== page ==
> heap while structures would be the stack unless declared global.

That is pretty much language and development platform dependent, and of
course context. In VB UDTs could be on the stack, in a data segment, or even
on the heap - all depends on where they are declared and or how they are
used.

In VB objects can only be declared on the heap. Other languages allow for
the same versatility as for structs.

 > I was always taught to go to lowest level -- hence stack would be better.

Quote:
> Whether just the class reference goes on the heap and the class itself is
> handled on the stack is unknown (to me).

> Whether any of this means a hoot with the amount of memory today also is
> unknown.

In general, use the construct that makes the most logical sense for the
solution. "Pre-optimizing" while developing a program (other than simple
common sense) is a distraction and often a waste of time.

Most of the time, when you are using an OOPL and have identified a bundle of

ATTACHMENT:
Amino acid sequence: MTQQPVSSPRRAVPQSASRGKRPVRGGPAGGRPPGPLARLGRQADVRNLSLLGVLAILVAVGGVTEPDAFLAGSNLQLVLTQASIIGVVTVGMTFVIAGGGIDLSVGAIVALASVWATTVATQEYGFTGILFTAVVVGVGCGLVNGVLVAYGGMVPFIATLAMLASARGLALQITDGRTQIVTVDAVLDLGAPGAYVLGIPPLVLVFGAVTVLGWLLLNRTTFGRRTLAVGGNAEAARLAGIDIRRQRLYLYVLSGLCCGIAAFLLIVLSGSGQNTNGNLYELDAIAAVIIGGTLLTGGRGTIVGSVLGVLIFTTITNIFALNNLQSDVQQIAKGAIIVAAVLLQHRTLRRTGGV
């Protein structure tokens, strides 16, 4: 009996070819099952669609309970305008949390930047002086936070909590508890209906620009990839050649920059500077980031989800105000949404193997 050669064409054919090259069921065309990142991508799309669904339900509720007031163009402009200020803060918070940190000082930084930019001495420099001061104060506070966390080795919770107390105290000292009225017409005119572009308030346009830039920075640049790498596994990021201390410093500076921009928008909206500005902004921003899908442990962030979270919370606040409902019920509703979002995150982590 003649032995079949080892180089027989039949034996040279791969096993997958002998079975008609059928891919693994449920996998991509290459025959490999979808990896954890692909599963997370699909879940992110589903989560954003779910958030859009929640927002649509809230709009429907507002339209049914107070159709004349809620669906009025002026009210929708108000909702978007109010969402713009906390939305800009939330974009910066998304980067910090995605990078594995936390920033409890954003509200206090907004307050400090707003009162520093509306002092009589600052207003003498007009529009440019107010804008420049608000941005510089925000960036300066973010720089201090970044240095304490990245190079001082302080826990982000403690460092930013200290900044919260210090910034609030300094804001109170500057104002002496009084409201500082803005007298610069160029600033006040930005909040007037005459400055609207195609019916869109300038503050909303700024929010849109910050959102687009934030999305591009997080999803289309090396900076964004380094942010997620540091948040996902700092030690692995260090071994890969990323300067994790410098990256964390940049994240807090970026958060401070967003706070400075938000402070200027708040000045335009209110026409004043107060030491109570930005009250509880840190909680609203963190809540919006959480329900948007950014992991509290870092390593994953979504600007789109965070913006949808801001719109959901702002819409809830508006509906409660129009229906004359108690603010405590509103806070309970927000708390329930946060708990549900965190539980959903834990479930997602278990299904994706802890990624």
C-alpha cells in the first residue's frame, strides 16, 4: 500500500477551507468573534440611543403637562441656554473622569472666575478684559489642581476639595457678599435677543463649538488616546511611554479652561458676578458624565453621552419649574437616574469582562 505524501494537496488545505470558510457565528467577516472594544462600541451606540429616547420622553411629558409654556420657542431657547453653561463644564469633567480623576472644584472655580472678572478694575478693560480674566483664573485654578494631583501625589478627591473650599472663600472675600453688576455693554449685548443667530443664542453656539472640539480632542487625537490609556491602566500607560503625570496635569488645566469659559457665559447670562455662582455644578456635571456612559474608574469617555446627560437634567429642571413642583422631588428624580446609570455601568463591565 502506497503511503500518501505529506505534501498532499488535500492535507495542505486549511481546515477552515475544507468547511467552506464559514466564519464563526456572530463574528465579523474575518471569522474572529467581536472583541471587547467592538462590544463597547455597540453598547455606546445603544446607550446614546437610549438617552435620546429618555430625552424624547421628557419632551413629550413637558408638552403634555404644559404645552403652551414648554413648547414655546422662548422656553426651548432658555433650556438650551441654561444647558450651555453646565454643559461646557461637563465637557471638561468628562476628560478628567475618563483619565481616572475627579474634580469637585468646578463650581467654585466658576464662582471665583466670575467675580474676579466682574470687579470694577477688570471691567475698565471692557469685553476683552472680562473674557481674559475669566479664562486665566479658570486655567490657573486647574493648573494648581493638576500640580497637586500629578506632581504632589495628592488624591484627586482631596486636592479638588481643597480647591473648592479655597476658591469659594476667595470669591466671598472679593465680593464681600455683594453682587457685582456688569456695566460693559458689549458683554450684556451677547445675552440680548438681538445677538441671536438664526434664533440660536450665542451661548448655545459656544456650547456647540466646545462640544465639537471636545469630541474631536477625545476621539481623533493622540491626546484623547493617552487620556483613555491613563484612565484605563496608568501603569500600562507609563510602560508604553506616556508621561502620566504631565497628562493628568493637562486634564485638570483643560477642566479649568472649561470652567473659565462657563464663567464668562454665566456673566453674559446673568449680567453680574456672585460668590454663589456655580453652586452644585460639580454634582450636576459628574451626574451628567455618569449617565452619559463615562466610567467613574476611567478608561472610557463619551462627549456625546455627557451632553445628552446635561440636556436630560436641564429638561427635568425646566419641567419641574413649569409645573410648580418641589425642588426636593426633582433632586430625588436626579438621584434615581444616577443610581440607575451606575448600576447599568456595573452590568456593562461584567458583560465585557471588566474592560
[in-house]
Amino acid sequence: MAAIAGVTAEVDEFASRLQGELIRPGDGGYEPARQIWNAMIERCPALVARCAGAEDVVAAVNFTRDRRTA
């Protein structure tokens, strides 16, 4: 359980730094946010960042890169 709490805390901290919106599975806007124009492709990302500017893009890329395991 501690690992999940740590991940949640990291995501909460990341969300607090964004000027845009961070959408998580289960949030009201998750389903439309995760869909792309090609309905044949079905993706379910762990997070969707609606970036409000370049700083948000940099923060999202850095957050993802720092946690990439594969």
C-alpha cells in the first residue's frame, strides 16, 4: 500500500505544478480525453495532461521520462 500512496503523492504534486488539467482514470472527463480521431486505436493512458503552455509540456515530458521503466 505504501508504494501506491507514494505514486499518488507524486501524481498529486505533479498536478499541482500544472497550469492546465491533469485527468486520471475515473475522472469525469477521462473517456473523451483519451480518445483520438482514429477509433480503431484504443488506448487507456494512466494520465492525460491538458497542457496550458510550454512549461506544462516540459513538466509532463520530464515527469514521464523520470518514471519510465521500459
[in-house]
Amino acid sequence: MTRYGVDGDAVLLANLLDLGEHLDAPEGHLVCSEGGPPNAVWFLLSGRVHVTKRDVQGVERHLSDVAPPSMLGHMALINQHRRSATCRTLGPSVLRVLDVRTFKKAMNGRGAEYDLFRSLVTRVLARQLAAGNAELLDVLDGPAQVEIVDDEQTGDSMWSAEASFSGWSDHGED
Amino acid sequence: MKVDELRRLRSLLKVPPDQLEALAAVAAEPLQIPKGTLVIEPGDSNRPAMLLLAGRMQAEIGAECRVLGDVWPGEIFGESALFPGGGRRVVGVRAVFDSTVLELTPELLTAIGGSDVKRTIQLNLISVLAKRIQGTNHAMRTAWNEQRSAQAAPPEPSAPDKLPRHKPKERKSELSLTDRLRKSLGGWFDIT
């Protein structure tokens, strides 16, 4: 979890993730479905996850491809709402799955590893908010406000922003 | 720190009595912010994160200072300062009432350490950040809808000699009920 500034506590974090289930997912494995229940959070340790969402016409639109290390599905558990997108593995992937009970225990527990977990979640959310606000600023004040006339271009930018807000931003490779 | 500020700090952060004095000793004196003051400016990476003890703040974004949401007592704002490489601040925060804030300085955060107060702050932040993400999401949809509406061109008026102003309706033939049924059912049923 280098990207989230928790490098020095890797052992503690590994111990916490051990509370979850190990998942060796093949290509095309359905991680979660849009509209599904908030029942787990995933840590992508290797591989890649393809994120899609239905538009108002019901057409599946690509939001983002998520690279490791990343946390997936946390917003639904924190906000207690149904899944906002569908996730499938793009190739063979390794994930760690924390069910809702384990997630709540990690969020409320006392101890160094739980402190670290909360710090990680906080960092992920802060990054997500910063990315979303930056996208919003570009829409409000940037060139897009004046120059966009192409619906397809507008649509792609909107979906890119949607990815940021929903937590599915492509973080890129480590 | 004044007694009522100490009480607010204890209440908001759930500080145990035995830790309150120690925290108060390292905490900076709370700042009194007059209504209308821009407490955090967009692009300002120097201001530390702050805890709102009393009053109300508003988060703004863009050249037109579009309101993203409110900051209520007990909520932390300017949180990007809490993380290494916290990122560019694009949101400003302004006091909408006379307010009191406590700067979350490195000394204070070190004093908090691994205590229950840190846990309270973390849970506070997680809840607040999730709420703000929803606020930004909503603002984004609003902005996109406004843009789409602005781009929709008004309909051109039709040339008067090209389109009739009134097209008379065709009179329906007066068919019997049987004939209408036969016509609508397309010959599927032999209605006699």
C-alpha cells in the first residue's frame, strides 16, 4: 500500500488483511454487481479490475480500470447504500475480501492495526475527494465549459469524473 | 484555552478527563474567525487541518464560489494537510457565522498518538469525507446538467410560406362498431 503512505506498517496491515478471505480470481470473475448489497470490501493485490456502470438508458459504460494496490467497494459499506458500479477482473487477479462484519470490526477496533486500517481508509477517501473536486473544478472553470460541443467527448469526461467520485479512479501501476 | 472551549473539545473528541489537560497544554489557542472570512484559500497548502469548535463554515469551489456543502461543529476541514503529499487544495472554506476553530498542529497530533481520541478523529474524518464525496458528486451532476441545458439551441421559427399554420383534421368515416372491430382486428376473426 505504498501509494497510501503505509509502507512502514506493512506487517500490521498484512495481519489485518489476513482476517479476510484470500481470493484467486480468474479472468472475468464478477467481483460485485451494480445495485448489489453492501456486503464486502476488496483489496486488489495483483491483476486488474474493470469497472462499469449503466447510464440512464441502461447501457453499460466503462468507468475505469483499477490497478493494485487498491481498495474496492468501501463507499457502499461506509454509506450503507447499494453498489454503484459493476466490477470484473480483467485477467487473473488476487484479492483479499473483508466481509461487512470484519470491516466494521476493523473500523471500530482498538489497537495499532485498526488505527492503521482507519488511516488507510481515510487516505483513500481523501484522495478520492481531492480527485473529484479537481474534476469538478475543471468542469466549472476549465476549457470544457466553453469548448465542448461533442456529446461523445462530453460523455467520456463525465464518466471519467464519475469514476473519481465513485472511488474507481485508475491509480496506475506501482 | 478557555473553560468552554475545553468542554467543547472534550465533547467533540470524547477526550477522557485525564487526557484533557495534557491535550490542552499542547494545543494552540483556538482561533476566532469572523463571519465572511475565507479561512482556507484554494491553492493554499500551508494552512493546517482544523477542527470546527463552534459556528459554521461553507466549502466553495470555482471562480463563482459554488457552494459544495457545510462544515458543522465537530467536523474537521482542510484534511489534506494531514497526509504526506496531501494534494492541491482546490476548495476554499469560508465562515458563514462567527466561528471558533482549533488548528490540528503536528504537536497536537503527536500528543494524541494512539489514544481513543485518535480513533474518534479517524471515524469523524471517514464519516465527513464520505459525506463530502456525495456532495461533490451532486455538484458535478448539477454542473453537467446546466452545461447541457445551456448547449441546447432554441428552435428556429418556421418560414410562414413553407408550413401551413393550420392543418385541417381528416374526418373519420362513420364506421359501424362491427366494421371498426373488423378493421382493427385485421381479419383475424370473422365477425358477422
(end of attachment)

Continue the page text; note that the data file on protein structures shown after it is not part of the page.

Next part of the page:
associated 'values' - you usually have a Type and a Type usually means an
Object.

-ralph



Mon, 16 Jan 2012 02:18:02 GMT  
 Memory (Structure vs Class)
Thanks for the input Ralph.  Helped clear up a few things

Quote:
> In VB objects can only be declared on the heap.

So, does the reference just reside on the heap or is the entire class
(property, methods, etc.) all on the heap?

If all on heap, ever run out of heap space?

David


Quote:



>> As I recall, I believe classes grew out of structures in an attempt to
>> link the data with the variables that refer to or use the data.

> I suppose you could put it that way. It is more useful however to consider
> both as just 'programming constructs' to create a block of memory with
> addressable (is that a word? lol) elements. Such a block of memory which
> is
> treated as a single "thingy" is referred to as a "Type".

> Bundling a bunch of related variables into one package and passing that
> around instead of all the separate variables is obviously very convenient.
> The WinAPI makes use of several structures. In order for VB to work with
> the